HBO just announced an upcoming documentary about famed photographer Robert Mapplethorpe, who took bold and unwaveringly graphic photos depicting forms of sexual expression that were highly prone to societal scorn.
The documentary, titled Mapplethorpe: Look at the Pictures, hails from the filmmakers behind Inside Deep Throat, Fenton Bailey and Randy Barbato, and sets a precedent as the first documentary feature about Mapplethorpe since his death (due to complications from AIDS) in 1989. Look at the Pictures is made in conjunction with retrospective exhibitions opening at The J. Paul Getty Museum and The Los Angeles County Museum of Art in March, and uses the assembling of these massive exhibits as a framework for a deep dive into Mapplethorpe’s life and work.
Because the two directors had full access to The Robert Mapplethorpe Foundation’s archives, the doc will include never-before-seen footage and photos. Bailey and Barbato implied that they wanted to use their privileged access to be as revealing and candid as Mapplethorpe himself. “Even his most shocking and forbidden images are included without blurs, without snickers – in other words, exactly as the artist intended,” they said in a statement.
The film follows him from his enrollment in Pratt to his romance — which evolved into an intense friendship — with Patti Smith (documented in her memoir, Just Kids), to his photographic endeavors capturing BDSM culture in 1970s New York, to his AIDS diagnosis in 1986, to his retrospective at the Whitney in 1988 and ultimately to his death in 1989. It includes interviews with an array of people he knew, including Mary Boone, Fran Lebowitz, Debbie Harry, Carolina Herrera, Brooke Shields, Helen and Brice Marden, Bob Colacello, as well as his sister, Nancy, and brother, Edward.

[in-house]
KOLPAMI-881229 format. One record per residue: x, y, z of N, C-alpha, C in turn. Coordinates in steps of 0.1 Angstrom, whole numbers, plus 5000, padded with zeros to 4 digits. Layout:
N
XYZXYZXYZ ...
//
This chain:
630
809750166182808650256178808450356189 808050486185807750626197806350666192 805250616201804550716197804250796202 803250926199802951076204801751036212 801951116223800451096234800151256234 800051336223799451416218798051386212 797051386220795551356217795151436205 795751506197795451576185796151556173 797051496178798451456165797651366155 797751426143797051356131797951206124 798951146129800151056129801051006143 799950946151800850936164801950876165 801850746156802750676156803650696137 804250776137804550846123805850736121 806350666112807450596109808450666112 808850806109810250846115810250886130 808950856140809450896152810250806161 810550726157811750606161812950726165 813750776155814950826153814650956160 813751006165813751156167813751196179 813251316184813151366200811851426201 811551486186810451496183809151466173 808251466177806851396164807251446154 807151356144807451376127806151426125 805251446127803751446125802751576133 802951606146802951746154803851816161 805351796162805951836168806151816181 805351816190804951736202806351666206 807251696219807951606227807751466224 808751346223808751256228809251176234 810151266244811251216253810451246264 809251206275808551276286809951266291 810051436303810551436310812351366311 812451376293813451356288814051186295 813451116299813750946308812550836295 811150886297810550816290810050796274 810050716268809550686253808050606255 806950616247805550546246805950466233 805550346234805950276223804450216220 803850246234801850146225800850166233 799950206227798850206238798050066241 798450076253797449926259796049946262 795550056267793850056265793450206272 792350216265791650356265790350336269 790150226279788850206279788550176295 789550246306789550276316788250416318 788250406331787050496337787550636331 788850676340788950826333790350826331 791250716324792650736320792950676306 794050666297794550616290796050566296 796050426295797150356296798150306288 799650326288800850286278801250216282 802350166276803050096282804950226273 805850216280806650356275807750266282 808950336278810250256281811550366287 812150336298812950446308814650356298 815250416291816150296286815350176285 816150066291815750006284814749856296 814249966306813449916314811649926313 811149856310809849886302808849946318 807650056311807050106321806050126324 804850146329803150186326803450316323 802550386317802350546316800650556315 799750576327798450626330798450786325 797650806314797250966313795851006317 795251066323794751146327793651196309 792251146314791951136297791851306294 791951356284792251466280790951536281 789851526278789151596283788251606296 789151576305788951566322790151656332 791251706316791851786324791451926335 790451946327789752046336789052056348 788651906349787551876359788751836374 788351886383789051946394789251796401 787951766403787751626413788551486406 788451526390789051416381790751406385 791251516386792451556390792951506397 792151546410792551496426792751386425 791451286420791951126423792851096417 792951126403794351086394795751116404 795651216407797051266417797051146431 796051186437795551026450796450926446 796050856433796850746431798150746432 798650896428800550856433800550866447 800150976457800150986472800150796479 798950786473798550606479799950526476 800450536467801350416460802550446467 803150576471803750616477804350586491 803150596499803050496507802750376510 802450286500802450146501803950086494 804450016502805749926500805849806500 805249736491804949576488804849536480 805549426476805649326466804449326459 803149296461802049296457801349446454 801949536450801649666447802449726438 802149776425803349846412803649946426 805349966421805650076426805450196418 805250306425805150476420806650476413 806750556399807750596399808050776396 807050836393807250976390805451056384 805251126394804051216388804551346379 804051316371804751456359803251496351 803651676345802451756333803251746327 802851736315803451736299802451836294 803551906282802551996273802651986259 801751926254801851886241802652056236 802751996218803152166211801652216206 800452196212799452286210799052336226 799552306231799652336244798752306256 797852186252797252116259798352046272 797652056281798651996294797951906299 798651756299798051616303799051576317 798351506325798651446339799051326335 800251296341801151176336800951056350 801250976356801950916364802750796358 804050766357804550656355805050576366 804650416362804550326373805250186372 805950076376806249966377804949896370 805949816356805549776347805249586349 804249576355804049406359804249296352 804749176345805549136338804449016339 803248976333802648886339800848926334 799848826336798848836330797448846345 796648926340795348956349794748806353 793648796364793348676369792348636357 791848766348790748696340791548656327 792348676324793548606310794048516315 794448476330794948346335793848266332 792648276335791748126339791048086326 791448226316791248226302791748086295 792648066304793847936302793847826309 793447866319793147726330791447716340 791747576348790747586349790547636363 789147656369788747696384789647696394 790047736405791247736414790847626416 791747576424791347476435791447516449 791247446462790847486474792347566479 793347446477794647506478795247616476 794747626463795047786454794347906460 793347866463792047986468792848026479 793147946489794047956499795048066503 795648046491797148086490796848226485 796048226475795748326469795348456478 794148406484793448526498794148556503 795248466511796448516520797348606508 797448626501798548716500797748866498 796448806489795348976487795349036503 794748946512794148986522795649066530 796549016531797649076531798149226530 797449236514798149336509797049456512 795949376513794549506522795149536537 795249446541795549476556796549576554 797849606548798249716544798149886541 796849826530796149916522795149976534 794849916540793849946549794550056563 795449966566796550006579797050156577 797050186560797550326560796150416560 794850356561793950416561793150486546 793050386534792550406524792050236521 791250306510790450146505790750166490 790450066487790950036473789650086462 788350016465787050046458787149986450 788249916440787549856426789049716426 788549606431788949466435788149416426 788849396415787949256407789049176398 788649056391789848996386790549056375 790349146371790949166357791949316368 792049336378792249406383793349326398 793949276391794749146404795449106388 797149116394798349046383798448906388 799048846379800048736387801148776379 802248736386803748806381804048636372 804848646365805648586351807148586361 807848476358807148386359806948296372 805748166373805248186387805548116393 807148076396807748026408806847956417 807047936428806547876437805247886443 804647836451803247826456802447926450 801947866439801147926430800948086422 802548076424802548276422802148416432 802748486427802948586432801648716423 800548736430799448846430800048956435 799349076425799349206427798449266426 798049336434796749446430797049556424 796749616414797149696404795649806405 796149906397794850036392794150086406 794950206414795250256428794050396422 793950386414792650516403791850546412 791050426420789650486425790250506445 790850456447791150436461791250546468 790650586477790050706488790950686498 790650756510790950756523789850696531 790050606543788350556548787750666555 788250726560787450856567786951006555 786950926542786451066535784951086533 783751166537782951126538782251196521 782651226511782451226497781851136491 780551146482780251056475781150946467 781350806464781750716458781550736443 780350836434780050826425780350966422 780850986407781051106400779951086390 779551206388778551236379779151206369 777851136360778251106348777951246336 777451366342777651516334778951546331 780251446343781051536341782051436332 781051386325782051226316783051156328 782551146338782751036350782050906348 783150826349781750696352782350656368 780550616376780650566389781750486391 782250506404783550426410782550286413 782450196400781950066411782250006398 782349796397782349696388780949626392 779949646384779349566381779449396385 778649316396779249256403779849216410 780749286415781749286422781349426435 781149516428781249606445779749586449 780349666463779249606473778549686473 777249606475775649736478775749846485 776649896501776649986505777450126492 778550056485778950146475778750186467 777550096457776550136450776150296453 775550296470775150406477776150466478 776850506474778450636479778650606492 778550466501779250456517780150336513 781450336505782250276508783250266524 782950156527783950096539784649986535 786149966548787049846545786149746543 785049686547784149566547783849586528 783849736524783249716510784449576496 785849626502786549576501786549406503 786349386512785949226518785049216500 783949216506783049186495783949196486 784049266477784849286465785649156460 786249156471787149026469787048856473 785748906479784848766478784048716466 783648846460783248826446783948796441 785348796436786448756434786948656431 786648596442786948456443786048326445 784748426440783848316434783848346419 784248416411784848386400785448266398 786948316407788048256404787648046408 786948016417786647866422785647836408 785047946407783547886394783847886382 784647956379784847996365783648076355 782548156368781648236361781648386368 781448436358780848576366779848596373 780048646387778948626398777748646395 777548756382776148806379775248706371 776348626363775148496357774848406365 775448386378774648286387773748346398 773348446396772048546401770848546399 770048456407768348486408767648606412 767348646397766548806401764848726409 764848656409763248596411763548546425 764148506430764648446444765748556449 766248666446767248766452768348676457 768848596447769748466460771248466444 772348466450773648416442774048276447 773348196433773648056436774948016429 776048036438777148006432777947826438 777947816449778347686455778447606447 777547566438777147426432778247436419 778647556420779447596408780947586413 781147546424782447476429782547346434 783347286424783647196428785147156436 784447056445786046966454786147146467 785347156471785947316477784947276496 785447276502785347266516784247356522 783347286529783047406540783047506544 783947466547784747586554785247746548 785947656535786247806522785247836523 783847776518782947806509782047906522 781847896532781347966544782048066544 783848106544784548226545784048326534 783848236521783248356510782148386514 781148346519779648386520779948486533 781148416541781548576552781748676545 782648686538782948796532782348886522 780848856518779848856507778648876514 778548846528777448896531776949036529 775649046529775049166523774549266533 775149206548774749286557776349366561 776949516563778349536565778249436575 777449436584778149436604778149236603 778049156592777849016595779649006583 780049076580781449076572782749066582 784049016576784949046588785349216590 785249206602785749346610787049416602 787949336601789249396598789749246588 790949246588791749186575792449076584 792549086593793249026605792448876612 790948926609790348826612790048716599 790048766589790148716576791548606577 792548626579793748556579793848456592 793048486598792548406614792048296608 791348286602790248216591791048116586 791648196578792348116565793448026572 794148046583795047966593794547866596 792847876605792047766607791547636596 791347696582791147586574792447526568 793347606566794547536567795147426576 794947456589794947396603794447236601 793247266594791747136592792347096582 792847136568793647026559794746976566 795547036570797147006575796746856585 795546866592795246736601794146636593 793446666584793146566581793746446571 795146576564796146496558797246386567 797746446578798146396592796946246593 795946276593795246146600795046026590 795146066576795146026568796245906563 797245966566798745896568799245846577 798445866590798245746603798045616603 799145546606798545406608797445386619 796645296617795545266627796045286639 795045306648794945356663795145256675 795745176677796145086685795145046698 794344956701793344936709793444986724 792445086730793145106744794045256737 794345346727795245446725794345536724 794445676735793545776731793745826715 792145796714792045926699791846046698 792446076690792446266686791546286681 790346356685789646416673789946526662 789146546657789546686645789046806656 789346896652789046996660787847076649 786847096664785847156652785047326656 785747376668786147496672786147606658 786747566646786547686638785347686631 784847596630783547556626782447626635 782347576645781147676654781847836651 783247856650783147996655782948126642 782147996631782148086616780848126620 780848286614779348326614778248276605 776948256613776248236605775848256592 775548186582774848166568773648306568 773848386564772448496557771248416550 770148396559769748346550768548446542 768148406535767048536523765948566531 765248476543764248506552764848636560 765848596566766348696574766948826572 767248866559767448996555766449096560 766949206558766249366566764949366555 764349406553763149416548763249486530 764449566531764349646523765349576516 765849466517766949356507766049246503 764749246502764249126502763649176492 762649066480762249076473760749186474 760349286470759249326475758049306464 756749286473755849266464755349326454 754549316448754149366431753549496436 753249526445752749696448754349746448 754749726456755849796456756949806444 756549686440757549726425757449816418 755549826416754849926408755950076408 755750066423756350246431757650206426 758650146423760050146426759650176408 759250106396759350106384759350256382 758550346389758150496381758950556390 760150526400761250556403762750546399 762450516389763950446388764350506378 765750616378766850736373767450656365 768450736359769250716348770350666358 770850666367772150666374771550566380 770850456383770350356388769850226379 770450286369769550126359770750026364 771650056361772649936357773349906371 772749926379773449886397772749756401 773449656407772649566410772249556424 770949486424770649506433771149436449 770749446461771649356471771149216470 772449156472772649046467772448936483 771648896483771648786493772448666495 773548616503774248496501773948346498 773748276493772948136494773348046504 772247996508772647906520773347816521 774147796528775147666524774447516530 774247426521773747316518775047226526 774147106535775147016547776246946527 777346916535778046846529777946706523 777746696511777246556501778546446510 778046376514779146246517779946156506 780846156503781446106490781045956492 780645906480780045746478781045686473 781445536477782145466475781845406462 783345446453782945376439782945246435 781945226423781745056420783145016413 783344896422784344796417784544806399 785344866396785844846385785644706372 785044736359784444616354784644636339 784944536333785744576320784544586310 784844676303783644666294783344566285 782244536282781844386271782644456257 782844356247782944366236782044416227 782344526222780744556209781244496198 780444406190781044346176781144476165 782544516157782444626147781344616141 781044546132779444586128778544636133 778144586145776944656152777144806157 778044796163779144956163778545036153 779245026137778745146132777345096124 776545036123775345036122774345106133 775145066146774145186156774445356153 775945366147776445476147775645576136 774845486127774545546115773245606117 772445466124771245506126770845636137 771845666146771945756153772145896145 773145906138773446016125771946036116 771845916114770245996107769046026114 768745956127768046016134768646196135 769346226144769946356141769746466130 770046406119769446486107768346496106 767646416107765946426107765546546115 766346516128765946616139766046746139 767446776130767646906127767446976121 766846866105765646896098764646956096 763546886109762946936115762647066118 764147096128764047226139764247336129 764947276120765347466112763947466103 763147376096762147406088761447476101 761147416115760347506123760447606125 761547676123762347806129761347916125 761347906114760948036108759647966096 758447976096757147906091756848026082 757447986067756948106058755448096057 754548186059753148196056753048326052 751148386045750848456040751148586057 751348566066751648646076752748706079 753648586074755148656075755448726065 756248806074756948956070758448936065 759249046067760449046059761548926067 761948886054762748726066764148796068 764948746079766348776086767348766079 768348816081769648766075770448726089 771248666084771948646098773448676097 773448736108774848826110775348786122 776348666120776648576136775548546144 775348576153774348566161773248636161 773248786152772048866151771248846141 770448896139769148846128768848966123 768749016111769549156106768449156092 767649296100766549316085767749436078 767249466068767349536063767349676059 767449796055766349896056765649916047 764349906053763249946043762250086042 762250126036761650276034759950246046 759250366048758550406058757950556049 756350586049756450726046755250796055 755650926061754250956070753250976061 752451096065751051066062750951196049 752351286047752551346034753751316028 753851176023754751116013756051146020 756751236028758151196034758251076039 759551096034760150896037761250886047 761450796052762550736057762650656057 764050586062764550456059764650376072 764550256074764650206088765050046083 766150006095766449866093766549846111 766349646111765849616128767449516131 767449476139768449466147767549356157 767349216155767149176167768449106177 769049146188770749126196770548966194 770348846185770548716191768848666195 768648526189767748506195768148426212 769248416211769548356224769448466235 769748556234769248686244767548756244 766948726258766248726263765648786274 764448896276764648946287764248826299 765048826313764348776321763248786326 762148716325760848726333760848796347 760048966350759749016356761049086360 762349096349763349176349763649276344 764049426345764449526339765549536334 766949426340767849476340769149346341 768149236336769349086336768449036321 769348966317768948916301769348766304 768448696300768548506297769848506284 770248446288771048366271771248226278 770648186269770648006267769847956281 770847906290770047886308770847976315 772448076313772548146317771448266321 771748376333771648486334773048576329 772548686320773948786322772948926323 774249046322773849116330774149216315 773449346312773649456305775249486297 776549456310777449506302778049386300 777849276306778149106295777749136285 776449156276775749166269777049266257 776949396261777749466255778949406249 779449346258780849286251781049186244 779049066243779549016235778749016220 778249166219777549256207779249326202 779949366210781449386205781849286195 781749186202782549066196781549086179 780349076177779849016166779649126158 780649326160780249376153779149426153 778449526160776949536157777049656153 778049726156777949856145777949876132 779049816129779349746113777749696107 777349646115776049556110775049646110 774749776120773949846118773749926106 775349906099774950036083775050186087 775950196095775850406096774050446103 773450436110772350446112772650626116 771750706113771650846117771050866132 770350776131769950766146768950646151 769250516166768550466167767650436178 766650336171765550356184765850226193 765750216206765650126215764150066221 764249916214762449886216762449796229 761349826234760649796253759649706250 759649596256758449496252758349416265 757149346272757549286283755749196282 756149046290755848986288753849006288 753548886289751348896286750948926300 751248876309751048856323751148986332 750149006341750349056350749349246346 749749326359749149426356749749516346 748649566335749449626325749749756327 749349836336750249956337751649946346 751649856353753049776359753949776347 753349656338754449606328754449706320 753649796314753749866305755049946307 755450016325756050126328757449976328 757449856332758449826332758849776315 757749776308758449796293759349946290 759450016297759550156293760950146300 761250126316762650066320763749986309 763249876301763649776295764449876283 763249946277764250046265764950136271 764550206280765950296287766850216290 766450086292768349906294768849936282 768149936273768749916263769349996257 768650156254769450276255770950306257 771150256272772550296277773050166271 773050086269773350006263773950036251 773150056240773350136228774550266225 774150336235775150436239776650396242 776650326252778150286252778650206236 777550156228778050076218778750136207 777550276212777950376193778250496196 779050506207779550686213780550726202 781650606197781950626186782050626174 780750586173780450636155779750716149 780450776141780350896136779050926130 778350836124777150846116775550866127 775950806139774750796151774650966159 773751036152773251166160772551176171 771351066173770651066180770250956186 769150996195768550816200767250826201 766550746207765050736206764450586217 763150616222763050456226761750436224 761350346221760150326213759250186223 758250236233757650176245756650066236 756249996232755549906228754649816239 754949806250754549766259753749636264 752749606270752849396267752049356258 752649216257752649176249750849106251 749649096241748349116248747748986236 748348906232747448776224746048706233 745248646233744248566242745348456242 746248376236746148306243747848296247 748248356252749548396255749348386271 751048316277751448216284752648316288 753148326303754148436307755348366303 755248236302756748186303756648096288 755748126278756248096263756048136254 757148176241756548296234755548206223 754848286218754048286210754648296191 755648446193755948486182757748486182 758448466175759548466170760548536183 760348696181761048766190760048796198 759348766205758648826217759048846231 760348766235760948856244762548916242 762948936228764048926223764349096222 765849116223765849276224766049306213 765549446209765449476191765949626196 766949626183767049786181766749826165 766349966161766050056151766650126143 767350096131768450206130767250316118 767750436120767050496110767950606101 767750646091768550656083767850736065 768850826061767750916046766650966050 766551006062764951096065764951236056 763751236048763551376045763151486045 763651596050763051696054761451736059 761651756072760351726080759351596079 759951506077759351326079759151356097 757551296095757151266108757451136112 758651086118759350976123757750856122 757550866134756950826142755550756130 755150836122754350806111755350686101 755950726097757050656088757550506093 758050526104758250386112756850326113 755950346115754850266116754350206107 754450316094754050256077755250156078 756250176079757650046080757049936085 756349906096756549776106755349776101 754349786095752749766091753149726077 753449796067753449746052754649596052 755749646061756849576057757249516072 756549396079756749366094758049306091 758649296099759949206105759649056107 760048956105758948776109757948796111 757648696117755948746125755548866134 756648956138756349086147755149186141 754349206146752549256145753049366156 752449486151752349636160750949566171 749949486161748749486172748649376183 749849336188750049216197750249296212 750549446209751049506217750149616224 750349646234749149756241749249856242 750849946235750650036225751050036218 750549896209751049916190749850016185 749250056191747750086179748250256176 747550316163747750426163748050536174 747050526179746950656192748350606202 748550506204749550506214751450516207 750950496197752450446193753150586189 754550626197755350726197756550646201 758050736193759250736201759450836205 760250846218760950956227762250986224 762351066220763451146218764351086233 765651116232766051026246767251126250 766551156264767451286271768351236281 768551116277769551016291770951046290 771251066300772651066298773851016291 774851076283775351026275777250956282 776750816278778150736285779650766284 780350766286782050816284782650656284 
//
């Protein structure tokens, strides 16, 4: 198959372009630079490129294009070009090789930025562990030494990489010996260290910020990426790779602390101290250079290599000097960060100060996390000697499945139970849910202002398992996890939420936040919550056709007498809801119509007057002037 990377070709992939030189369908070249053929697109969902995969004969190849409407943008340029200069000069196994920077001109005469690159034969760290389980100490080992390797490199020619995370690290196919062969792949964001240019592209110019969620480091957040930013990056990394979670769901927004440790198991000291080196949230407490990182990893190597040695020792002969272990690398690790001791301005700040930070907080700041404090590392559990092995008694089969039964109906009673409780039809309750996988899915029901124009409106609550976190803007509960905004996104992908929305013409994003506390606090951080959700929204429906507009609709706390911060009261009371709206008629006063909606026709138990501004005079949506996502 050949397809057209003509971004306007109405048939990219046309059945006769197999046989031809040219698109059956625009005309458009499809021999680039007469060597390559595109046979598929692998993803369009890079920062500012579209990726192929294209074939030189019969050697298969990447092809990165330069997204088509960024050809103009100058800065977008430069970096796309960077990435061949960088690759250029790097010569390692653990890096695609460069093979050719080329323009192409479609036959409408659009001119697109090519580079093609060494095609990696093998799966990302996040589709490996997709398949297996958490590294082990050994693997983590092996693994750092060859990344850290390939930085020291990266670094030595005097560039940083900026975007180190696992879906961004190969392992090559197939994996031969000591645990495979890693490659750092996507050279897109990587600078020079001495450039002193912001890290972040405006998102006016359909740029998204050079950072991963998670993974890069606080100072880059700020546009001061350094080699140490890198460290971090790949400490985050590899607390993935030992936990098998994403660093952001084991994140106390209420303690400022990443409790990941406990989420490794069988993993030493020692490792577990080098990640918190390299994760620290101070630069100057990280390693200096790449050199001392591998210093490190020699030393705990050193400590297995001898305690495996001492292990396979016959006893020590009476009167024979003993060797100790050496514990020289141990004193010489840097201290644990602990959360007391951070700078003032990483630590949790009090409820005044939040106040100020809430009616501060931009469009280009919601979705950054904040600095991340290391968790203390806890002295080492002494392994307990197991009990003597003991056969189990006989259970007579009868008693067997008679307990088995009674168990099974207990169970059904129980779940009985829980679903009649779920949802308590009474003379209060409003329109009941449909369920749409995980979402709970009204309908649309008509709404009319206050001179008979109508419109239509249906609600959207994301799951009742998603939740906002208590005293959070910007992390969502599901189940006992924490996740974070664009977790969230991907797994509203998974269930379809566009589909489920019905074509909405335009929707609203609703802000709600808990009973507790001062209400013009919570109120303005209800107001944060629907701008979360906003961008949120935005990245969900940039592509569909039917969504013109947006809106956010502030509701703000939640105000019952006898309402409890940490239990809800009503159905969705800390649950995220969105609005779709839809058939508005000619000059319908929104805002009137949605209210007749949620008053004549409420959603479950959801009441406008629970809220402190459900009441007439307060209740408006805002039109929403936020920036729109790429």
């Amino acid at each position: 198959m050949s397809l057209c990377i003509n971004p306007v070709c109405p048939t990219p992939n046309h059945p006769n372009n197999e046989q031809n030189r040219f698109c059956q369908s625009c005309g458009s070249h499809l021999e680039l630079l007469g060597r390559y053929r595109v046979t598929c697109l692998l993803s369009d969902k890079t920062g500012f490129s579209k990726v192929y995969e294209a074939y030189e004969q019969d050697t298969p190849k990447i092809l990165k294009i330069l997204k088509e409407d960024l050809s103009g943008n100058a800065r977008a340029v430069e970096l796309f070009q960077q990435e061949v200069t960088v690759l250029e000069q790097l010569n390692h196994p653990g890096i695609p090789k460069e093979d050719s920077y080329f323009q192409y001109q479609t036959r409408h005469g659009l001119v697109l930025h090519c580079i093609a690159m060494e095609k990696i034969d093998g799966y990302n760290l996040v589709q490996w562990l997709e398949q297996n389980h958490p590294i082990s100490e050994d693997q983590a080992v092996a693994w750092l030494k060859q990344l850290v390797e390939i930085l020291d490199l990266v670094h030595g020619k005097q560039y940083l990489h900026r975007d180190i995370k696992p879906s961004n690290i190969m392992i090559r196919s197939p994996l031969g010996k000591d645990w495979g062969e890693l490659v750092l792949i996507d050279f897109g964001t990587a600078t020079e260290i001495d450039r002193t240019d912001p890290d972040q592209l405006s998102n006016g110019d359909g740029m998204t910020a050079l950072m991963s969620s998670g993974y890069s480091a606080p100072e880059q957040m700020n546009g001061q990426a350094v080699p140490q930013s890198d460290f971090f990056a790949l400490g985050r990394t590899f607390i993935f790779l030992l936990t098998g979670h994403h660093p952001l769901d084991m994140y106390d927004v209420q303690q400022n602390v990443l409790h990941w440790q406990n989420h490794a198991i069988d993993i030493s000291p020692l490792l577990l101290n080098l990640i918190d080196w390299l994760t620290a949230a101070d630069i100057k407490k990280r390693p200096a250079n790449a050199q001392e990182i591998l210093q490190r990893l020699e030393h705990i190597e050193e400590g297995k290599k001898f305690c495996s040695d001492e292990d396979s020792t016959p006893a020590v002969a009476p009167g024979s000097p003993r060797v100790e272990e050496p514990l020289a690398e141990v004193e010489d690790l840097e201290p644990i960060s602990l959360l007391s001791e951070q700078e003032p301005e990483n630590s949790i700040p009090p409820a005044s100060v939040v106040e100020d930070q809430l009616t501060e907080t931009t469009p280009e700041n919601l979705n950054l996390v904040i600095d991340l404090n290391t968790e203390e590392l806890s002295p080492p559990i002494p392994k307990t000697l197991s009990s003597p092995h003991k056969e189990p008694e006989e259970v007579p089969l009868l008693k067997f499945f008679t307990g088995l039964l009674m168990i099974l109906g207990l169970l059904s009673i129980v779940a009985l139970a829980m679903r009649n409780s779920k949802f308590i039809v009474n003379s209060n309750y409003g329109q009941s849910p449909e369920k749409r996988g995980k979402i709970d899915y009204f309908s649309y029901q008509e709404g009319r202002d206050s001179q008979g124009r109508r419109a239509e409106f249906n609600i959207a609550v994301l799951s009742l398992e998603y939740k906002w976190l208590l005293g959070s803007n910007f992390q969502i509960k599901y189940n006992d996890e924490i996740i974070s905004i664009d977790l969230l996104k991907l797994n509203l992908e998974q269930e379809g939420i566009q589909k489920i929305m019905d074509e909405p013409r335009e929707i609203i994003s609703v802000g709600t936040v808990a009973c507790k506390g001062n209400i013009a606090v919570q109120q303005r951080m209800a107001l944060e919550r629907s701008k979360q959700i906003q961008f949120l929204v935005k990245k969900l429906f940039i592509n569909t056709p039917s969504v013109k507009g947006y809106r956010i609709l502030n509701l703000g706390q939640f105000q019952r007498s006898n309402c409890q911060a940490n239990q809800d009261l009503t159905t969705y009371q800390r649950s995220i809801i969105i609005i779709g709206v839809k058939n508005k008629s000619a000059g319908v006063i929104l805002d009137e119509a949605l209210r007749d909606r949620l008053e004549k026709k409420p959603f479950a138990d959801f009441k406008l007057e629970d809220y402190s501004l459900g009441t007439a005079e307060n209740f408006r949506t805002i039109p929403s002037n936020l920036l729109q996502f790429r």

The film gets its title from North Carolina Senator Jesse Helms’ denunciatory campaign about the National Endowment for the Arts’ funding of one of Robert Mapplethorpe’s exhibits of BDSM-themed photographs — a crusade that led Washington D.C.’s Corcoran Gallery to cancel his show.
With unsurprising sexism, Helms had shouted in Senate, “Look at the pictures! Look at the pictures!… Don’t believe the Washington Post! Don’t believe the New York Times! I’m going to ask that all the pages, all the ladies, and maybe all the staff leave the Chamber so that senators can see exactly what they’re voting on.”
Indeed, as a rebuttal of sorts, the film’s name and very existence implies the endurance of Mapplethorpe’s work as a power over such forces: “Look at the pictures” seems here voided of its initially disparaging meaning. The doc will debut exclusively on HBO in April of 2016.